Pinch me, okay? A little harder, please. Because I can't believe that I only have one more day of radiation.
The Mepilex came from Amazon today, just as promised. I was a little disappointed because its not exactly the same version I have been using. This one is a 4x4 square, but has an adhesive border all around it. It's not quite as thick as the other one, either. But I stuck one on anyway. Hopefully the adhesive won't rip my skin off too bad. The burns are actually looking a little better. The doctor said that in 6 weeks, my skin will look normal again. We'll see.
I kind of feel like I should do something to mark the day tomorrow. I saw one guy who was a regular at the radiation office bring in bagels for the staff a few weeks ago. I figured that was his way of celebrating the last day. I was right, because I didn't see him again. I overheard the staff talking today in the other room while I was waiting to see the doctor. The doc said, "Who brought that in?" Someone responded with a man's name. He said, "The prostate?" I gathered from that exchange that a patient with prostate cancer had brought some goodies in for them. I don't feel like bringing the staff gifts, but I do feel like marking the day somehow. Mom and I are planning to go to the gym afterwards. In a way, that makes sense. The day I was diagnosed, I hung up the phone with Judy, the breast cancer nurse coordinator, went upstairs and did a killer Jillian Michael's circuit training workout. I have made a big effort to continue exercising throughout this journey, to keep myself as strong as possible. So ending it with a good workout isn't a bad idea.
We are going to celebrate this weekend. I bought a heritage turkey a month ago from this ranch that I order grass fed meat from, Hearst Ranch. We'll cook it this weekend and have family over to celebrate the end of the major treatment.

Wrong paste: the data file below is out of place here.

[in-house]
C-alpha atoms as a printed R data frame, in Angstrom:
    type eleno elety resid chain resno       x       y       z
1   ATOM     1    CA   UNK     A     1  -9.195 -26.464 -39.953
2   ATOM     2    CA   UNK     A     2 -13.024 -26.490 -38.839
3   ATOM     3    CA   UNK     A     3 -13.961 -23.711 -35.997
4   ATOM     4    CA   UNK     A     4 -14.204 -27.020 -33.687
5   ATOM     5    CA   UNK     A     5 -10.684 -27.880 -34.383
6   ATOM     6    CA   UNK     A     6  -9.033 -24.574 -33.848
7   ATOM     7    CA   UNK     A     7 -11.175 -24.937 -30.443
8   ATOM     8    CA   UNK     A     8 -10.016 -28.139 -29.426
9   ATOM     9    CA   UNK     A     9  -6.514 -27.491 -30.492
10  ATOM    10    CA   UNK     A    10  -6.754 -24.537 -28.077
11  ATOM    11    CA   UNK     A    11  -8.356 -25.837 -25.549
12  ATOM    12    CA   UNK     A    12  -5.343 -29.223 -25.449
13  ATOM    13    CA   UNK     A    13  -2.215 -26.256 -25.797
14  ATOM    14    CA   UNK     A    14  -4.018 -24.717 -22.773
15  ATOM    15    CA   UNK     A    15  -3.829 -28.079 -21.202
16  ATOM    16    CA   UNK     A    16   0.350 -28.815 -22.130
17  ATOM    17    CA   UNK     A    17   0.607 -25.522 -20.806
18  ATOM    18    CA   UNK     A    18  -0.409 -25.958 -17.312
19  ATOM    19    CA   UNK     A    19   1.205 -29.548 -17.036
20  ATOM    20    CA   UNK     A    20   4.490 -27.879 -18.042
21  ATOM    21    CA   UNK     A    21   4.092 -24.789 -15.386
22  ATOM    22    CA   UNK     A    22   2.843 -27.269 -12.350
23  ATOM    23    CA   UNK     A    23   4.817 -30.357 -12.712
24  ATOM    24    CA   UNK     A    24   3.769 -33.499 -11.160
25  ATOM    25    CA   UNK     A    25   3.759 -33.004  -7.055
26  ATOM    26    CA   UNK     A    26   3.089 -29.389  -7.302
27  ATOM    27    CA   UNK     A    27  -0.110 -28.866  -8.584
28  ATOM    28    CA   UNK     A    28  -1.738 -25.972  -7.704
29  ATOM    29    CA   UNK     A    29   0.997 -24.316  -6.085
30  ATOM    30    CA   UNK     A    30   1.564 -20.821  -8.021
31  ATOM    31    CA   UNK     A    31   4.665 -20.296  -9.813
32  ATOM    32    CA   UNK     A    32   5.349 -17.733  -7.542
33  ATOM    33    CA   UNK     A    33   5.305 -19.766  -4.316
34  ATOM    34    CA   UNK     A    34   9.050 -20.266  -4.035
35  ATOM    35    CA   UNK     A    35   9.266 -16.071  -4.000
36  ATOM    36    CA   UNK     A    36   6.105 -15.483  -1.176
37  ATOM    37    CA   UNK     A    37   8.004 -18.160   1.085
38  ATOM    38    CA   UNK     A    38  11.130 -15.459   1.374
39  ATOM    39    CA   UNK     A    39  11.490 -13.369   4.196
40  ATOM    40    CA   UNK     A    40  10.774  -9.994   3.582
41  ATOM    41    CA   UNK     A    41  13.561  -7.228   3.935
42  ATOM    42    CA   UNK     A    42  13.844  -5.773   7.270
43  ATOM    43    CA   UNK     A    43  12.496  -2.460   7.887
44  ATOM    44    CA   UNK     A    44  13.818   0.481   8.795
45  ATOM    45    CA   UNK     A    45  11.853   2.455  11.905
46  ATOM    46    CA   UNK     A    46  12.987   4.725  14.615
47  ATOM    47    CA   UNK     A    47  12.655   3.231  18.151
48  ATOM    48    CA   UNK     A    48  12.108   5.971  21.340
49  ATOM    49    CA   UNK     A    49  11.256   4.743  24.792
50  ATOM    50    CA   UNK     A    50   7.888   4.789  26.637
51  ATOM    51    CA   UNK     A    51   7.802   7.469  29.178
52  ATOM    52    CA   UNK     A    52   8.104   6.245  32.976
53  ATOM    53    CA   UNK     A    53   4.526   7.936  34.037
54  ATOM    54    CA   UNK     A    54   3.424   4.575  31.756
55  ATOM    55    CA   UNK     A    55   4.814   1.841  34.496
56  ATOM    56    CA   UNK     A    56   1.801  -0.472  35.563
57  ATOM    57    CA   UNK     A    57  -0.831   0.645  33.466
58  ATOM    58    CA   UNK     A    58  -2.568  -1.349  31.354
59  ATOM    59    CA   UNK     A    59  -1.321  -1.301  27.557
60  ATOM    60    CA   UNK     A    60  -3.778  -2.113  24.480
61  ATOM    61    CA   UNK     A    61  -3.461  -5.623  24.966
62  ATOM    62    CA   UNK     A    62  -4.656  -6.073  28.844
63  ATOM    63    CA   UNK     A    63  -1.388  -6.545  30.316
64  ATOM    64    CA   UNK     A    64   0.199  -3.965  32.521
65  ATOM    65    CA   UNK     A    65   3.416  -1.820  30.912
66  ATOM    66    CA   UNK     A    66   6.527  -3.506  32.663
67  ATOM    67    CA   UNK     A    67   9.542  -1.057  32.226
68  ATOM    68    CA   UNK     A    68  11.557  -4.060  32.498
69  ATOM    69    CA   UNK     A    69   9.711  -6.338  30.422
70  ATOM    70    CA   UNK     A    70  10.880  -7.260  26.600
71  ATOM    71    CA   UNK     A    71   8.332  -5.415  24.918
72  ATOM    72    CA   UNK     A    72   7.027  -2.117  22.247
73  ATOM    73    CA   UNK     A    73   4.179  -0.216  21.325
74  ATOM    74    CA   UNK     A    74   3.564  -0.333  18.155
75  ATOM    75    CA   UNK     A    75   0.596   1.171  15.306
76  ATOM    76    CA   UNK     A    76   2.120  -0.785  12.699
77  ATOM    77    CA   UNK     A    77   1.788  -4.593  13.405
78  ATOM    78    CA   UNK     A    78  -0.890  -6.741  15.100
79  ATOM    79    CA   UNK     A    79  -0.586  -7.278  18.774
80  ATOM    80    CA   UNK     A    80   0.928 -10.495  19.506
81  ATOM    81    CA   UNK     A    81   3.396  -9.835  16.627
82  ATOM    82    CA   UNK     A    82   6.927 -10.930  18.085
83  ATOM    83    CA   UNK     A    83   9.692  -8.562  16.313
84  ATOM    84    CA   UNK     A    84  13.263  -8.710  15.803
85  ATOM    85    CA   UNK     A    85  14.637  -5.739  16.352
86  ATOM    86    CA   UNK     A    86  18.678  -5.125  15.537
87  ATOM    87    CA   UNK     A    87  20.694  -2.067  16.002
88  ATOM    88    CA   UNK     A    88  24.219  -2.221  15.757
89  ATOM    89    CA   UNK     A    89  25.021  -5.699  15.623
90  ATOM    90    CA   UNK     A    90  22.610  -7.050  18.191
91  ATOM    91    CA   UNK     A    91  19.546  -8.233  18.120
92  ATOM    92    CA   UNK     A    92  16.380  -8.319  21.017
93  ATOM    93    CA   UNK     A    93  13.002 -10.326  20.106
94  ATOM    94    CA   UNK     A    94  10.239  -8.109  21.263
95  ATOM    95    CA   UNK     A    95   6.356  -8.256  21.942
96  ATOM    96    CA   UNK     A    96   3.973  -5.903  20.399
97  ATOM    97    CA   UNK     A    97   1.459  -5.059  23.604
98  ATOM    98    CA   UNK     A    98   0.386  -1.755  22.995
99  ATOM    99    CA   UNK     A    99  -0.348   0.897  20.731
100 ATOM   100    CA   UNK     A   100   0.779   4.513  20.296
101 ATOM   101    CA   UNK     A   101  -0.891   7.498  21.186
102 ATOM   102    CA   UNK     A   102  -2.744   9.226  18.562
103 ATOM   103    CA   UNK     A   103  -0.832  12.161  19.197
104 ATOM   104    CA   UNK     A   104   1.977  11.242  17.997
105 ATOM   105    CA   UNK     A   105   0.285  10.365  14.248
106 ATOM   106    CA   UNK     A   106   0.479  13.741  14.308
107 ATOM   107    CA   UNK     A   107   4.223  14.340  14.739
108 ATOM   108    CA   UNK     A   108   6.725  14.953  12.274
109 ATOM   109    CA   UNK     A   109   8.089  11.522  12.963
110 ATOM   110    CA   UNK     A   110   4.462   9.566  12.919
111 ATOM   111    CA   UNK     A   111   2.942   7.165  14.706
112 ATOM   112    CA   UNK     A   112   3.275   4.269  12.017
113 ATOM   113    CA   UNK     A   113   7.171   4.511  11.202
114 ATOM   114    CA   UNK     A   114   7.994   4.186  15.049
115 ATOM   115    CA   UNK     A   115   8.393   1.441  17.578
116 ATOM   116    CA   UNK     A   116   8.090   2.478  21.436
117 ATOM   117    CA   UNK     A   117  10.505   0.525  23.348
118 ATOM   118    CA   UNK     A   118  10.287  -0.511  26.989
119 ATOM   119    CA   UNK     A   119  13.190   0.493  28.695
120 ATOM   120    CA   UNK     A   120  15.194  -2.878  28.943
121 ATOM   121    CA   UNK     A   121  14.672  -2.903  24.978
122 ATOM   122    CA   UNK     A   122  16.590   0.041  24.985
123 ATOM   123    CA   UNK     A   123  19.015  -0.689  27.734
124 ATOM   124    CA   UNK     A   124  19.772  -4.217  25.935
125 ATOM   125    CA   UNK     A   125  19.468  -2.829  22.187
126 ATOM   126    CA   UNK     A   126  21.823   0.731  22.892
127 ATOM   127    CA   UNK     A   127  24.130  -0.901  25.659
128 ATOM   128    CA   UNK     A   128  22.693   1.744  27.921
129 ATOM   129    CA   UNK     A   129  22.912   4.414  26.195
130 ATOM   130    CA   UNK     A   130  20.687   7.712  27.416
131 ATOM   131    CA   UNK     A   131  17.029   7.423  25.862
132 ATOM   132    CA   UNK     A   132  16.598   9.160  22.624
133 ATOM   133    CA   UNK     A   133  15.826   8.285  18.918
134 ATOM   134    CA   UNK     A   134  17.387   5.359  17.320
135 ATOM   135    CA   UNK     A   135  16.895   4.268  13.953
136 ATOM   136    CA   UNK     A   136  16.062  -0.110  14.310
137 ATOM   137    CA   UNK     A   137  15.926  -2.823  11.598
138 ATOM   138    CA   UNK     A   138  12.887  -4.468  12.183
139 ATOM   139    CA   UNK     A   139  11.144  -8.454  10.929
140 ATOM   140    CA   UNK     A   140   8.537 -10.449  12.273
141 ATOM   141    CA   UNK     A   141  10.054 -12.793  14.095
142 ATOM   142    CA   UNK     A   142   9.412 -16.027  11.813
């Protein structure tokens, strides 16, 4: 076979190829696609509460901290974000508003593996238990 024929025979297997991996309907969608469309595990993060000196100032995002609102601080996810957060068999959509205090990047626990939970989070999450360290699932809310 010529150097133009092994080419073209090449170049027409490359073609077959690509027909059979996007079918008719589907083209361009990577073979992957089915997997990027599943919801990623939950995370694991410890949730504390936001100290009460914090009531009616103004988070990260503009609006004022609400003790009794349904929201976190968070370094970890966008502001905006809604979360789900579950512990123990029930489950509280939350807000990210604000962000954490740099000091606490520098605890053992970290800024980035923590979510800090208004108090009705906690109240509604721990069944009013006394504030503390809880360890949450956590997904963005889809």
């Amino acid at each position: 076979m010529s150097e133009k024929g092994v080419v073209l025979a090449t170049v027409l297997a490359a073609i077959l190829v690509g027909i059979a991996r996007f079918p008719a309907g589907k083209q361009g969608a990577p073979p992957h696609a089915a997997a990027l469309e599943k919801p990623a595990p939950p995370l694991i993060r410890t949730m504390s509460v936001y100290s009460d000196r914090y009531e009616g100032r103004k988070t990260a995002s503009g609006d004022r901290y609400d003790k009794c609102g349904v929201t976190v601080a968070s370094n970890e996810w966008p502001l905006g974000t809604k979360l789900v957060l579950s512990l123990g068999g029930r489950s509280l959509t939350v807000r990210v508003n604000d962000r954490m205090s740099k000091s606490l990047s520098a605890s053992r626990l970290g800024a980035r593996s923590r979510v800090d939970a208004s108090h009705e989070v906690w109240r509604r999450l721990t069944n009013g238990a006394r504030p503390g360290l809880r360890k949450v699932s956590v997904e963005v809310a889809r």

The journey isn't over, though. But as my physical therapist said last week, "the healing can begin." It will be nice to know that I won't be getting pumped full of poison, or blasted with radiation. My body can begin to heal from the wounds inflicted upon it and I can get stronger. I was listening to a sermon by pastor Skip Heitzig this morning on my way to radiation. He was making a distinction between being a "survivor" and being one that has more than conquered. In Romans 8:37, Paul said, "In all these things we are more than conquerors through him that loved us." Paul was in prison, had been beaten, stoned, shipwrecked, and suffered from chronic physical issues. (His "thorn in the flesh.") Yet he referred to himself not as a survivor, which Skip likened to someone who barely makes it out alive. He referred to himself as one who was more than a conqueror. The enemy had been utterly defeated through Christ. I like that!
In the cancer community, I am a "survivor." I will be happy to call myself that so everyone knows my status. But I prefer to think of myself as MORE THAN A CONQUEROR! I have been cut, poisoned, and burned. I've suffered, and will carry the scars for a lifetime. But I've come out on the other side. The enemy has been defeated, and it is through the grace and strength of Christ that it has been accomplished.
About this blog
I was diagnosed with breast cancer on June 11, 2010. As a result of my treatment, I have lymphedema in my left arm. I draw my strength from the Lord, as well as my family's Scots-Irish heritage. Our Graham's were a tough and scrappy bunch of fighters on the Scottish/English border. They came to America and continued to fight when necessary: in the American Revolution; the Civil War; and my brother is a Captain in the U.S. Army. My ancestors settled this country against all odds. My great-grandmothers on both sides of the family were pioneer women who settled the West. Along with that heritage, and the full armor of God, I am walking the walk and fighting the good fight.